Russian ambassador to Poland hit with red paint at war cemetery
WARSAW, Poland (AP) — Russia’s ambassador to Poland was splattered with red paint thrown at him by protesters opposed to the war in Ukraine, preventing him from paying respects on Monday at a Warsaw cemetery to Red Army soldiers who died during World War II.
Russian Foreign Ministry spokeswoman Maria Zakharova denounced the attack, saying that “we won’t be scared” while the “people of Europe should be scared to see their reflection in a mirror.”
Polish Foreign Minister Zbigniew Rau described the incident as “highly deplorable.”
“Diplomats enjoy special protection, regardless of the policies pursued by the governments that they represent,” he said.
Ambassador Sergey Andreev arrived at the Soviet soldiers’ cemetery to lay flowers on Victory Day, which marks the defeat of Nazi Germany by the Allies. The major Russian patriotic holiday was celebrated with pomp in a parade at Red Square in Moscow.
As he arrived at the Soviet Military Cemetery in the Polish capital, Andreev was met by hundreds of activists opposed to Russia’s war in Ukraine. Red paint was thrown from behind at him before a protester standing beside him threw a big blob of it in his face.
The protesters carried Ukrainian flags and chanted “fascists” and “murderers” at him, while some were dressed in white sheets smeared with red, symbolizing the Ukrainian victims of Russia’s war. Other people in his entourage were also seen splattered with what appeared to be red paint.
Zakharova said that “admirers of the neo-Nazis have once again shown their face.” She said that along with the removal of monuments to Soviet army World War II heroes, the attack reflected the “course for the reincarnation of fascism.”
Some Russian commentators suggested that the attack on the ambassador could prompt Moscow to recall him and ask the Polish ambassador to leave Russia.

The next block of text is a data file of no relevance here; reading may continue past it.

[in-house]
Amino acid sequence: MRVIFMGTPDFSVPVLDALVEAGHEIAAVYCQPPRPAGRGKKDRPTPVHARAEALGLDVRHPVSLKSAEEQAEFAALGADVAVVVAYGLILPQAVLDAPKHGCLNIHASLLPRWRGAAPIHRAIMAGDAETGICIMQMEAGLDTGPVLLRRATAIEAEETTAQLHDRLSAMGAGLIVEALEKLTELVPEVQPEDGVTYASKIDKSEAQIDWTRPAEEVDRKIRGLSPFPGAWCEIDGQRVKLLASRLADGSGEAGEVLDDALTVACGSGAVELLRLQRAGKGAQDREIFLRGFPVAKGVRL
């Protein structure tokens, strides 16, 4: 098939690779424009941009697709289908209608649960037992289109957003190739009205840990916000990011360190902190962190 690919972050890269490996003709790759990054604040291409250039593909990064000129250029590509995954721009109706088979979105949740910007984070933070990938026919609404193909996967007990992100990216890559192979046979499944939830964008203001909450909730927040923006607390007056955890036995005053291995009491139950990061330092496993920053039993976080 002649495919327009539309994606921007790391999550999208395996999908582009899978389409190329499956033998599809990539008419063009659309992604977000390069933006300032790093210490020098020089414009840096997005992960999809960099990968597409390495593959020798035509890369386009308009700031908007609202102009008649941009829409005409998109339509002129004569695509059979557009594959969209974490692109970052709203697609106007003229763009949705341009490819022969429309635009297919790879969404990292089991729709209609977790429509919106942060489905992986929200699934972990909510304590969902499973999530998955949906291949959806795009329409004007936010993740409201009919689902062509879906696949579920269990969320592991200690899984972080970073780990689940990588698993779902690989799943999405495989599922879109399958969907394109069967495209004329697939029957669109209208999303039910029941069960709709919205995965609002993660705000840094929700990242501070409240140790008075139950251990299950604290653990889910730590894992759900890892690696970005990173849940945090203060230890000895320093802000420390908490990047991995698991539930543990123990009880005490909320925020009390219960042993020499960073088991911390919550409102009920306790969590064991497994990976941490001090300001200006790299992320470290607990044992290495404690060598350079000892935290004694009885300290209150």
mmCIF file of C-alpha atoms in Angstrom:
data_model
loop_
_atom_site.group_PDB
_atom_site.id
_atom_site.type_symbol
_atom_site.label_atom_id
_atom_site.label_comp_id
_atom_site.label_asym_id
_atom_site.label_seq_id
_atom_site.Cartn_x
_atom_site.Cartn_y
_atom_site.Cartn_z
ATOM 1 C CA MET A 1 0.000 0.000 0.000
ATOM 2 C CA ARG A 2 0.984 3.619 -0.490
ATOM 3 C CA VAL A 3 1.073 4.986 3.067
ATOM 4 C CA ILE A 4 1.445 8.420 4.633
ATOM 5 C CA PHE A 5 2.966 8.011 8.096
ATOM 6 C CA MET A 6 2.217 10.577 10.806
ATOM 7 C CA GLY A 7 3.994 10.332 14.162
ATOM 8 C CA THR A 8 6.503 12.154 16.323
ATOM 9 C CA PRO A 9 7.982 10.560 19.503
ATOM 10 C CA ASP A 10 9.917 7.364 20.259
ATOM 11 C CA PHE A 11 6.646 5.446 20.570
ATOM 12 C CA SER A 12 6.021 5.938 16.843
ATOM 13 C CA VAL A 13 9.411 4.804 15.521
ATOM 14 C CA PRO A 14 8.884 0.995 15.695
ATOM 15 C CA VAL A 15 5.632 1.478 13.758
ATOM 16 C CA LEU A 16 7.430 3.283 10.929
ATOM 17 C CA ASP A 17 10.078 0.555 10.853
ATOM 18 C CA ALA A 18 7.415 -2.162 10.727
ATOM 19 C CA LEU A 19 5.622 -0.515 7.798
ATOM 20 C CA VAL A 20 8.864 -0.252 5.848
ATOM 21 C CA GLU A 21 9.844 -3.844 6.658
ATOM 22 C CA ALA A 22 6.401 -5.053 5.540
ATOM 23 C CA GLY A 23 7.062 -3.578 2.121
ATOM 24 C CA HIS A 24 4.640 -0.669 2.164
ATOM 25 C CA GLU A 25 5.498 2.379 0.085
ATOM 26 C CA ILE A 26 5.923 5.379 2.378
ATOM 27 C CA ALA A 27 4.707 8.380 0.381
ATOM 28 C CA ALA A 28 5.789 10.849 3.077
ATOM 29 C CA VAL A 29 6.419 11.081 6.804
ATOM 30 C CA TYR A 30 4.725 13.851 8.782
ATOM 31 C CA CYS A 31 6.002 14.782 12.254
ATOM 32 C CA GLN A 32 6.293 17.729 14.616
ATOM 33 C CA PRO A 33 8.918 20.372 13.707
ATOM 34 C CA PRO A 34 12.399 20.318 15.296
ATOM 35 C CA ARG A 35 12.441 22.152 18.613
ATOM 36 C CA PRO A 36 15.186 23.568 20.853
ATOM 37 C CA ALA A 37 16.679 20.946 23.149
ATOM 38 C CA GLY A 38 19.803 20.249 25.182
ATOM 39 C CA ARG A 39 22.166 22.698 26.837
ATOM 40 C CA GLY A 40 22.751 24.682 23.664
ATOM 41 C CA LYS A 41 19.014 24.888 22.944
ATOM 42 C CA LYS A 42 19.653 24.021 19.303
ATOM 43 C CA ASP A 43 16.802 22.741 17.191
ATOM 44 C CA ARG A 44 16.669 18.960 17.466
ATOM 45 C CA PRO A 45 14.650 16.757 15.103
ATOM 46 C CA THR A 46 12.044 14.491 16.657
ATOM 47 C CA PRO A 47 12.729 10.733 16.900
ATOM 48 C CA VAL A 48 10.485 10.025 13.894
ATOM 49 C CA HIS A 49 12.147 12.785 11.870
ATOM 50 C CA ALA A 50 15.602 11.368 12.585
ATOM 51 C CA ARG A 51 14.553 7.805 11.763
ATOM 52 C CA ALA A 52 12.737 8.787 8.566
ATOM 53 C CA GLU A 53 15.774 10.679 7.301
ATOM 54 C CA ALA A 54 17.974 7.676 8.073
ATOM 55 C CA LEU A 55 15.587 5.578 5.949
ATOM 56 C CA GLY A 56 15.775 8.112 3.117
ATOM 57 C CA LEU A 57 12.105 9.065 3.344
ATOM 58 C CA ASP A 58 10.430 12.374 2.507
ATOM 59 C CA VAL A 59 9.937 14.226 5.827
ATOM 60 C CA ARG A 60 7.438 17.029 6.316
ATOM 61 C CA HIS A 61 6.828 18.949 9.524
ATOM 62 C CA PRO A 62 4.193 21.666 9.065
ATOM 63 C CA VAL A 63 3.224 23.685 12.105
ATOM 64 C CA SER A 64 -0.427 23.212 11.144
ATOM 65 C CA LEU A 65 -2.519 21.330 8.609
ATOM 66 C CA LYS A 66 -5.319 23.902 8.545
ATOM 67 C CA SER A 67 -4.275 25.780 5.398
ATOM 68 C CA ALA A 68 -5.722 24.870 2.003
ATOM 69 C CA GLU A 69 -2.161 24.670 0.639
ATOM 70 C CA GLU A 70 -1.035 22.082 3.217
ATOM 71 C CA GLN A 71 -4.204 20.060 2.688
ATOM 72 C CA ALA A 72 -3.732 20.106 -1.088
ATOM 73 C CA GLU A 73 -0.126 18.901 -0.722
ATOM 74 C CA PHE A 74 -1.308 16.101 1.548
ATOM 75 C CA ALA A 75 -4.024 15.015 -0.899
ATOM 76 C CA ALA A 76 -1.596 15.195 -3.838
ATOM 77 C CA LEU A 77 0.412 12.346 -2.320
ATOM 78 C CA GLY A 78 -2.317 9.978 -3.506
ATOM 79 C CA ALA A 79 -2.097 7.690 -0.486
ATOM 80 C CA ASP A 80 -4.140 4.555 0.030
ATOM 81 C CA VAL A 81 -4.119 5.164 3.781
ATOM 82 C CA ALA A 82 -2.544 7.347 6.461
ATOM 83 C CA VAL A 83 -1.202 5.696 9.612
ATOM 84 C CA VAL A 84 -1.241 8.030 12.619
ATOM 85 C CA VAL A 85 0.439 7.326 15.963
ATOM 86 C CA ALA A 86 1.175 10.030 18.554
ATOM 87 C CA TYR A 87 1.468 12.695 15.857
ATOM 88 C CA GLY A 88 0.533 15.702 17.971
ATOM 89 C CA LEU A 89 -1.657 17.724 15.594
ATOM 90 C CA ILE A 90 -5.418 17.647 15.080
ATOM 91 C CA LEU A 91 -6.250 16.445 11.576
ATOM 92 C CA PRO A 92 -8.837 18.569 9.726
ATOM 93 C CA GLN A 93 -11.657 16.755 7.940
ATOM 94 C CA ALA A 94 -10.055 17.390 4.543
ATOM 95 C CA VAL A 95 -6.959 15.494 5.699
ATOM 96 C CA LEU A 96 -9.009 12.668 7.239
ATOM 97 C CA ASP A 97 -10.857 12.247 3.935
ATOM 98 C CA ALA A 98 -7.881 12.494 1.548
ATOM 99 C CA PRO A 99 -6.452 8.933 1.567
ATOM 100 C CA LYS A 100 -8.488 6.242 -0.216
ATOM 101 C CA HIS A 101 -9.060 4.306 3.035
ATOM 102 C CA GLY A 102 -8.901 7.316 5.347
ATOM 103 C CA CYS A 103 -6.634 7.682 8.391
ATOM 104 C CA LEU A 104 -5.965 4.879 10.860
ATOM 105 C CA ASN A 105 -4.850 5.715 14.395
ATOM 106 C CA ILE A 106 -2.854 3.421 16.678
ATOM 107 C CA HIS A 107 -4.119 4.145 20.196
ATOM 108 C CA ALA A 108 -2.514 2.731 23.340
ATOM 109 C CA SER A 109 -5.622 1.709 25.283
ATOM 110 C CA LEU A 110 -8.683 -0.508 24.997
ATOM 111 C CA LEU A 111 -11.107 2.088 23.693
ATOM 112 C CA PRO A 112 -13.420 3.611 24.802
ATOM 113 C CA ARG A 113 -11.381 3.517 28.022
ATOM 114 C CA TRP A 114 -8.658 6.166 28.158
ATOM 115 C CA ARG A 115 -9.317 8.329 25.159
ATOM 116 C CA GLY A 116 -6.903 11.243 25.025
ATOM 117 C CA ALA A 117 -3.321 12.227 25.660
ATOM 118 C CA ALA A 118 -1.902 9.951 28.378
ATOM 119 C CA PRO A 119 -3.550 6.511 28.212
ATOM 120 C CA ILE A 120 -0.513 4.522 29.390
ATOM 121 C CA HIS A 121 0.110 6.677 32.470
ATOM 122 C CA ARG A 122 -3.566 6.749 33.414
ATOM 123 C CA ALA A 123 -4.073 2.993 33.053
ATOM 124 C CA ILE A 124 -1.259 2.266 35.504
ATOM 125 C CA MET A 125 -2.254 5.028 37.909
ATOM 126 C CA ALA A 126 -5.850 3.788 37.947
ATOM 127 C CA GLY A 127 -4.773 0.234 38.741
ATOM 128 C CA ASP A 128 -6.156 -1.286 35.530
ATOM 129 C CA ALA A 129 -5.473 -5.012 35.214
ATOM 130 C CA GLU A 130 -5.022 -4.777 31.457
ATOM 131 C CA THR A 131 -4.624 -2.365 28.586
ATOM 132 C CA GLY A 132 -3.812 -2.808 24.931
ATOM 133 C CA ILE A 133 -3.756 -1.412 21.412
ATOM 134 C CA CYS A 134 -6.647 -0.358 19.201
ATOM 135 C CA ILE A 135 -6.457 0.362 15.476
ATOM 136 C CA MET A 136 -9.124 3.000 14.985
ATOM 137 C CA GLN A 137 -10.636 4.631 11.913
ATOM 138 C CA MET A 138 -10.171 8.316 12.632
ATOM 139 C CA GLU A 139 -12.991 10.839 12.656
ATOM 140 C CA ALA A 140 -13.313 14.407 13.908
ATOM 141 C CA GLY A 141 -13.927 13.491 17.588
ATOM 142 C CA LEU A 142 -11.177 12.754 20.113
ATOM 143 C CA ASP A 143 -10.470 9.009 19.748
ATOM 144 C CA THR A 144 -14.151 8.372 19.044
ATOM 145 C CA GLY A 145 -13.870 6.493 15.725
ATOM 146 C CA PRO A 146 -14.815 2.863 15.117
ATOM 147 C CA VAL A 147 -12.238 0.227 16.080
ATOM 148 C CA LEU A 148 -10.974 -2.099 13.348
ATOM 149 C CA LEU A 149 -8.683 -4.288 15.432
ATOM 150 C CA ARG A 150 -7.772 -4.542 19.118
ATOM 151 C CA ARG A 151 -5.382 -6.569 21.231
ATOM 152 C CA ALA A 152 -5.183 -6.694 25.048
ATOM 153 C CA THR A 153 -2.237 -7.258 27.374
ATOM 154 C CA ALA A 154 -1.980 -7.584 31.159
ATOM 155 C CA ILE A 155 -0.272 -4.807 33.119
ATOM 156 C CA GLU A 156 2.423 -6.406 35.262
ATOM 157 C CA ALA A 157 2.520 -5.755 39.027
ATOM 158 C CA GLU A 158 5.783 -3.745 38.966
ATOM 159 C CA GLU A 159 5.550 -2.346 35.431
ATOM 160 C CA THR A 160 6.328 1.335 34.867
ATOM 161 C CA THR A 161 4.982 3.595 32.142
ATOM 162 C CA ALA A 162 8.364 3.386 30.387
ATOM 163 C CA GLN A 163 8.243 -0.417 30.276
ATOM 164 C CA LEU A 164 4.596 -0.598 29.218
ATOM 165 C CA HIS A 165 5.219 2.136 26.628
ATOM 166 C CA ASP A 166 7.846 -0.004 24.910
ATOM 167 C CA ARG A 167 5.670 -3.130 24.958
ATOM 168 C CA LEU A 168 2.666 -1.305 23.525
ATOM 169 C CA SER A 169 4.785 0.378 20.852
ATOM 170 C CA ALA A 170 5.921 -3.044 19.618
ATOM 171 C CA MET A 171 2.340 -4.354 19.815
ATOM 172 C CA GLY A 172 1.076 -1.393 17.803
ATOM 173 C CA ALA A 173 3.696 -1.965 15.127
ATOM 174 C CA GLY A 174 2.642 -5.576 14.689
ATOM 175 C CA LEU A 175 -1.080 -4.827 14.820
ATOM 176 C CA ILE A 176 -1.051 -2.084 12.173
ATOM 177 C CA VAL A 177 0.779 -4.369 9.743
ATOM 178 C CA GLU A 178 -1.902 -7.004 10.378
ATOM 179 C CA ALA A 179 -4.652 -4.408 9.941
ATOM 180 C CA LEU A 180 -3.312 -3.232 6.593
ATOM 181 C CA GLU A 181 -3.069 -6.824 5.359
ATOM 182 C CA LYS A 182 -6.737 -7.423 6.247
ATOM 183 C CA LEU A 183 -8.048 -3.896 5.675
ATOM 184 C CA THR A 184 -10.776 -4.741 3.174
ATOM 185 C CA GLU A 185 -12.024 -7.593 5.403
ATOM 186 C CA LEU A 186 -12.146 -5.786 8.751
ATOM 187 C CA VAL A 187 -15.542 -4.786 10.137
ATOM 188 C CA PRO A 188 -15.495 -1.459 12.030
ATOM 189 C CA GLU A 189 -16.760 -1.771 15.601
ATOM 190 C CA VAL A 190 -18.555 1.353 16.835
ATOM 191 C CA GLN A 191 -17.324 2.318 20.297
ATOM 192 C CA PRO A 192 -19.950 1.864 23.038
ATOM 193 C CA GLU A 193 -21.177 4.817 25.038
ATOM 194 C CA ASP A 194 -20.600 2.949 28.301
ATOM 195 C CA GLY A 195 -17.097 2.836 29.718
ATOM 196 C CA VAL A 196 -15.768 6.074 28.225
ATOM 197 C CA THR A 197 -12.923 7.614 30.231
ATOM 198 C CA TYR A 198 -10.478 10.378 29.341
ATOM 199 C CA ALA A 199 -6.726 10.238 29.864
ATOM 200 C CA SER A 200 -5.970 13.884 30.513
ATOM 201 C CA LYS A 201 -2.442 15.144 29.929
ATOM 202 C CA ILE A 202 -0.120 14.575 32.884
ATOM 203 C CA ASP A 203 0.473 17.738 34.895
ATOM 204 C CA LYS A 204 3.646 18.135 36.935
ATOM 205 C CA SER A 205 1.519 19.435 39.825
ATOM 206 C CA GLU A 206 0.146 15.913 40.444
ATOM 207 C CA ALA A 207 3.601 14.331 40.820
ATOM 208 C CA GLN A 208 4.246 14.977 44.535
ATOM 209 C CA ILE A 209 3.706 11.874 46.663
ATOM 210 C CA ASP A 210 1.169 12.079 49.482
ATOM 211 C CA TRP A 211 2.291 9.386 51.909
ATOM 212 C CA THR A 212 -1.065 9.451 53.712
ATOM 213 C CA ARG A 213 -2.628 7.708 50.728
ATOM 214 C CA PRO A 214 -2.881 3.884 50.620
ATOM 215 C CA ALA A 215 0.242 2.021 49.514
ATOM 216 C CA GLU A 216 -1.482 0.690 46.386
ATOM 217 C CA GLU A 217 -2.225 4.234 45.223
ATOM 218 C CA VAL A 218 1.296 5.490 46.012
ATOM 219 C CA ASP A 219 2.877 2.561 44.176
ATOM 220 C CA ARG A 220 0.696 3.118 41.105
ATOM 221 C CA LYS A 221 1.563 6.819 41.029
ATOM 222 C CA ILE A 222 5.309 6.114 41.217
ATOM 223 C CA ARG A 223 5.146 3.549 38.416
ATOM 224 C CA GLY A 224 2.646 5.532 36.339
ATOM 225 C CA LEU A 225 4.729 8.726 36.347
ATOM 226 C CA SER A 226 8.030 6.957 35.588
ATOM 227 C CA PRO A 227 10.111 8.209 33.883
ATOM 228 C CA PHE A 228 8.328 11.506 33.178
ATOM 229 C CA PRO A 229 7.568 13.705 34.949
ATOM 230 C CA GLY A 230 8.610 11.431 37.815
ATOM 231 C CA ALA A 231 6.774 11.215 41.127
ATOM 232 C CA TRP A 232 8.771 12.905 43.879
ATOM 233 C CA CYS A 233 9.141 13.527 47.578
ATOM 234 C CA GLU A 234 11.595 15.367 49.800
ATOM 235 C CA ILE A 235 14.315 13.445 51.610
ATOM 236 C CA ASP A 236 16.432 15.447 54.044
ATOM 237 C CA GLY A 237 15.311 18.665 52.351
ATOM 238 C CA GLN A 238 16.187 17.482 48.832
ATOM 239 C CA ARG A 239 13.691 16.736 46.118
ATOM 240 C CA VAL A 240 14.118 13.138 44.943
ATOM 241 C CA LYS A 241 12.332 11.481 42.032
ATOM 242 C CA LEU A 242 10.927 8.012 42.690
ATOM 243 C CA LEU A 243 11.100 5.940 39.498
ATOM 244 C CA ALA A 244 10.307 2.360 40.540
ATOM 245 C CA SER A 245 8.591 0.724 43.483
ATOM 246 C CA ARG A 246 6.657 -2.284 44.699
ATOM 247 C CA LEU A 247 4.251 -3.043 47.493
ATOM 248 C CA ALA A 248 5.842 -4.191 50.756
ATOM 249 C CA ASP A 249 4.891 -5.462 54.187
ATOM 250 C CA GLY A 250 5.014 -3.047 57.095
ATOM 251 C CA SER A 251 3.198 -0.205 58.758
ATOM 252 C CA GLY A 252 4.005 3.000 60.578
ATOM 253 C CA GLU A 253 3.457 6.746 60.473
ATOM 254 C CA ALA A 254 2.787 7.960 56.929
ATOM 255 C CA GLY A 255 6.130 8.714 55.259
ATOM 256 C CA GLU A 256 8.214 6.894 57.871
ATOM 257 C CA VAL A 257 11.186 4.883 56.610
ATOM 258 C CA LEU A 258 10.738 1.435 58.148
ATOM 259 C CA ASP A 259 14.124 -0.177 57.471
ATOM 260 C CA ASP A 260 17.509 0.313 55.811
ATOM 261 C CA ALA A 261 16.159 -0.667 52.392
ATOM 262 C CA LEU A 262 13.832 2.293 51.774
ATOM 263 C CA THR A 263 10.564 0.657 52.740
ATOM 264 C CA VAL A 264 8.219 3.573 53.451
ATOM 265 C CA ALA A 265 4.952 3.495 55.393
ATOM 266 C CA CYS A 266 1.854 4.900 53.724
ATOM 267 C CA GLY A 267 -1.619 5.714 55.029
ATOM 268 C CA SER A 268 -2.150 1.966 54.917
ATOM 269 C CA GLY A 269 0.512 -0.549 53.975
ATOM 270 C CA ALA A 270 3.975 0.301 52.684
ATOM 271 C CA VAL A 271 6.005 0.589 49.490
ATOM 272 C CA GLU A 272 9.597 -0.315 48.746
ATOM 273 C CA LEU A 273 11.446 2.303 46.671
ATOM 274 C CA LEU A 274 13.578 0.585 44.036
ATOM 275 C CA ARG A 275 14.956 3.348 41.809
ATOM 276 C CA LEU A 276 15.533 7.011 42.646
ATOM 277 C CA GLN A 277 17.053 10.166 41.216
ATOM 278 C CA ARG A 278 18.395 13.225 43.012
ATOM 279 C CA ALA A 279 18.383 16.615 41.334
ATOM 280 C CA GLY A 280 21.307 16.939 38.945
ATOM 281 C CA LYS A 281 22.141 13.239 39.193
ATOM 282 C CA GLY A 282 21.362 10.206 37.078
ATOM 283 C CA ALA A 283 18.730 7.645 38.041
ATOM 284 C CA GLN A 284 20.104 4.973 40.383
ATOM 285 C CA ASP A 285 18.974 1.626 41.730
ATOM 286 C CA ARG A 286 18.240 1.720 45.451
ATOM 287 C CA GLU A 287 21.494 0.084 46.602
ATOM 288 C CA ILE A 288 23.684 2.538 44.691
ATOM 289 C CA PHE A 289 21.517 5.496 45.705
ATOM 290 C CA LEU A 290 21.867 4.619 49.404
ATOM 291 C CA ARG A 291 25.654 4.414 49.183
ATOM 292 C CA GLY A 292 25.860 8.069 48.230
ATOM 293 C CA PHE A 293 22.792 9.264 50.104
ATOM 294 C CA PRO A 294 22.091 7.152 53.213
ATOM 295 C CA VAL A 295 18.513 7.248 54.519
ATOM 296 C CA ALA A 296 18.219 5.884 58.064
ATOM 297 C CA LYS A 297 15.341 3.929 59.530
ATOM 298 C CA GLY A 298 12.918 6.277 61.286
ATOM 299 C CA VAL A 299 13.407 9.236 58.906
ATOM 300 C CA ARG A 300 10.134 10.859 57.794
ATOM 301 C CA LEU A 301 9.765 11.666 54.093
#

The Polish government faced some criticism for not providing the ambassador with more security, allowing for an incident to occur that Russia could use to depict Poland as hostile to Moscow.
Among the critics was a former interior minister, Bartlomiej Sienkiewicz, who said he couldn’t understand why there wasn’t more protection for the ambassador when for weeks “you could feel how May 9 could end in Warsaw.”
Poland’s current interior minister, however, said Poland’s government opposed the ambassador against laying a wreath at the cemetery, and noted that police helped him to safely leave the scene. The ambassador had originally hoped to hold a Victory Day march in Warsaw, but national and city authorities opposed that — and some viewed his appearance at the cemetery as provocative.
“The gathering of opponents of Russian aggression against Ukraine, where the crime of genocide takes place every day, was legal,” Interior Minister Mariusz Kaminski added. “The emotions of Ukrainian women taking part in the demonstration, whose husbands are fighting bravely in defense of their homeland, are understandable.”
Protesters also marched in Warsaw on Sunday evening to protest the war, bringing a tank on a tractor and parking it in front of the Russian Embassy. Since the war began on Feb. 24, images of Ukrainian tractors hauling off Russian tanks have been symbols of Ukrainian resistance.
The Soviet cemetery is set amid a vast park on the route linking the downtown to the international airport. It is the final resting place of more than 20,000 Red Army soldiers who perished on Polish soil fighting while helping to defeat Nazi Germany.
While Poland has removed some monuments to the Red Army in the decades since it threw off Moscow-backed communist rule, it has allowed the cemetery to remain undisturbed. Though Soviet soldiers defeated the Nazis, earlier in the war the Soviet forces had invaded Poland following a secret agreement with the German Nazi government, and carried out atrocities against Poles, including mass executions and deportations to Siberia.
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